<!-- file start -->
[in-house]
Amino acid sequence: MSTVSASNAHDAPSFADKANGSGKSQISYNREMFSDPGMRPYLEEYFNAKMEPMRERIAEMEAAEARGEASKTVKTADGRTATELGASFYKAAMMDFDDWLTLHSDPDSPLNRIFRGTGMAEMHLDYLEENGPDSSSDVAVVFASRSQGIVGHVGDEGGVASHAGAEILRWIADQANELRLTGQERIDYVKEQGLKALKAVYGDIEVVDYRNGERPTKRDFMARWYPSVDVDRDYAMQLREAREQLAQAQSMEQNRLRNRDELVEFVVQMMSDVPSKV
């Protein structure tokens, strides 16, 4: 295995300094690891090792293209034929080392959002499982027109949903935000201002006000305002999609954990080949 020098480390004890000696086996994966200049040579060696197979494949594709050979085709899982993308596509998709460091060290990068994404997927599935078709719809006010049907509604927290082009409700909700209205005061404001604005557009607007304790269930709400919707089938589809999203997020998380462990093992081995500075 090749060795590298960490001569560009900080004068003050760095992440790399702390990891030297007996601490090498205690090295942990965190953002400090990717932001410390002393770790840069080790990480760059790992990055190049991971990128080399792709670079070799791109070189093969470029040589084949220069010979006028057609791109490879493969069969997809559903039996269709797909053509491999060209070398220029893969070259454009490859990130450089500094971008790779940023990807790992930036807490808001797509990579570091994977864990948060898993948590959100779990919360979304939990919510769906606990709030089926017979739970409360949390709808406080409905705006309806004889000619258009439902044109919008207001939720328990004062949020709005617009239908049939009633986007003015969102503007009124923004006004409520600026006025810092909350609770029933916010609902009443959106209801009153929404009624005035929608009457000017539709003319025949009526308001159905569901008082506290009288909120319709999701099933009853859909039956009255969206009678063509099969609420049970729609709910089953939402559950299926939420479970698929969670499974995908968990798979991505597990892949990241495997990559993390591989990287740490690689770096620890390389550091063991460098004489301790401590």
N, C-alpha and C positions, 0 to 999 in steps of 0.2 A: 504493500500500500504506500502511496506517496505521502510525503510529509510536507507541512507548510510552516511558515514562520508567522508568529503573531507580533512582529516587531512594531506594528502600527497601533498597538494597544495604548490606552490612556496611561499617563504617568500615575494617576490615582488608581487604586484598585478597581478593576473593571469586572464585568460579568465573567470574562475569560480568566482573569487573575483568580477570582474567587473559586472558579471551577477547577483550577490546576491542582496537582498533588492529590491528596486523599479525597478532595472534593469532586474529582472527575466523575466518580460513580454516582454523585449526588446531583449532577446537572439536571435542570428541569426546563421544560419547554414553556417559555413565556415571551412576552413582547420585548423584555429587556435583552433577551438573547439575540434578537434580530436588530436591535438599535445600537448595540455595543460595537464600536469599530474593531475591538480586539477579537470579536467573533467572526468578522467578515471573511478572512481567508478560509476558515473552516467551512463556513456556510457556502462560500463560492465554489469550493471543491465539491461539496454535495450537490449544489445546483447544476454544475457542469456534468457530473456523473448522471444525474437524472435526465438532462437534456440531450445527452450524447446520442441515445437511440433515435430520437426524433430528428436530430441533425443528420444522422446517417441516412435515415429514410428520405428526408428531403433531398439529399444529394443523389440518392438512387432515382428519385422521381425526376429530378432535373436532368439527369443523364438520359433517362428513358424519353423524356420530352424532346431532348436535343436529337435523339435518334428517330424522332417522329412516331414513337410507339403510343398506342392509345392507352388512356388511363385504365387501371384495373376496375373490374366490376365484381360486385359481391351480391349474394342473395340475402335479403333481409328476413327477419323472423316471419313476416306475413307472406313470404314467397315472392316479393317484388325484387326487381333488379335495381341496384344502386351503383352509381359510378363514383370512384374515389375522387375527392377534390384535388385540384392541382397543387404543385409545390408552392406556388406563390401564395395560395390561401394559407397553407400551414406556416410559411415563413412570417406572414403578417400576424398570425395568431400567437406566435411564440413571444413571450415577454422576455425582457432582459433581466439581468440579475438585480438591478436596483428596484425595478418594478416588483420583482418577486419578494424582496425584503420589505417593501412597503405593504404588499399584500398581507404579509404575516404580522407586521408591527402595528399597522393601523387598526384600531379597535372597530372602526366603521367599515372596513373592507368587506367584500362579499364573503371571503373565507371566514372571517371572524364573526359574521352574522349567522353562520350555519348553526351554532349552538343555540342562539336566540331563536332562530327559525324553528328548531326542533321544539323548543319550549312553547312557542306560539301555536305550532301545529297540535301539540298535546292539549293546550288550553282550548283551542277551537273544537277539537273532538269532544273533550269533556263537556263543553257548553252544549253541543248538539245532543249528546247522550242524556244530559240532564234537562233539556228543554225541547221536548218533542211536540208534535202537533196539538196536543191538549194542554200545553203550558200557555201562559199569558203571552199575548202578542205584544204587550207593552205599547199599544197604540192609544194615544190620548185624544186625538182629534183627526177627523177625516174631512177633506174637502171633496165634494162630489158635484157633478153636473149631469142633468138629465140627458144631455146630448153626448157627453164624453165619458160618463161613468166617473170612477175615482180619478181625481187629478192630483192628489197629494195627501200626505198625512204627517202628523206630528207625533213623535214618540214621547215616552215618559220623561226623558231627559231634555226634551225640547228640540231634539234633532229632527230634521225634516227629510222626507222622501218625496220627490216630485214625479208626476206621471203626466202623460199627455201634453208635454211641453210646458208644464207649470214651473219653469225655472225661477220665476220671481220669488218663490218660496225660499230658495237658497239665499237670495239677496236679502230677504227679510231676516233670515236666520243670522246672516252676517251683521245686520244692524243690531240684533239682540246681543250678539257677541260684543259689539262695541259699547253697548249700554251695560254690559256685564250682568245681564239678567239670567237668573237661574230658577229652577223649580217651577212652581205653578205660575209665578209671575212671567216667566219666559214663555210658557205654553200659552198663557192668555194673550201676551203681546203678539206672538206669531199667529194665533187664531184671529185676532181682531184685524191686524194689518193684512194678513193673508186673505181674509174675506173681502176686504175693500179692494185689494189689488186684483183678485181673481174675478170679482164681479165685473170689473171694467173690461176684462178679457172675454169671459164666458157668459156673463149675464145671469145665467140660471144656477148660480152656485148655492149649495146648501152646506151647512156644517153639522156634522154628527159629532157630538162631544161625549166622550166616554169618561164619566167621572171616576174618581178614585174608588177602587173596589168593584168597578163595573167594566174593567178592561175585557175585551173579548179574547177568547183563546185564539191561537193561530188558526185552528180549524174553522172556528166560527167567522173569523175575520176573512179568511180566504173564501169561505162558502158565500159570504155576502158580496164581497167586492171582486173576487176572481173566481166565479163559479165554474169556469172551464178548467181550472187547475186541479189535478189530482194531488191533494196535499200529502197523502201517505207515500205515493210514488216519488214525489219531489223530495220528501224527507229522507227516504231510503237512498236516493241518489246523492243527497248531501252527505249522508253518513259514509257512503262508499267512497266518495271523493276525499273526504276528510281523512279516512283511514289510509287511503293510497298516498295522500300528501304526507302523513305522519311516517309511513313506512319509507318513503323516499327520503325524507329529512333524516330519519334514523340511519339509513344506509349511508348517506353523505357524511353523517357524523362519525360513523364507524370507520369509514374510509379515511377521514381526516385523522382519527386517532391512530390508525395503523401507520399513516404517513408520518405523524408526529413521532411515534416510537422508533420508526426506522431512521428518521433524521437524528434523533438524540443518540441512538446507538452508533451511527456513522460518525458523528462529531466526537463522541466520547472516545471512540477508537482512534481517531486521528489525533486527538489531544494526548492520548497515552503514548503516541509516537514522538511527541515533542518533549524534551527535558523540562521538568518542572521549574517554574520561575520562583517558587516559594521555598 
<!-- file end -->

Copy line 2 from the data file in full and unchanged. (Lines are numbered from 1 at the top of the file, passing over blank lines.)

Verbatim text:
Amino acid sequence: MSTVSASNAHDAPSFADKANGSGKSQISYNREMFSDPGMRPYLEEYFNAKMEPMRERIAEMEAAEARGEASKTVKTADGRTATELGASFYKAAMMDFDDWLTLHSDPDSPLNRIFRGTGMAEMHLDYLEENGPDSSSDVAVVFASRSQGIVGHVGDEGGVASHAGAEILRWIADQANELRLTGQERIDYVKEQGLKALKAVYGDIEVVDYRNGERPTKRDFMARWYPSVDVDRDYAMQLREAREQLAQAQSMEQNRLRNRDELVEFVVQMMSDVPSKV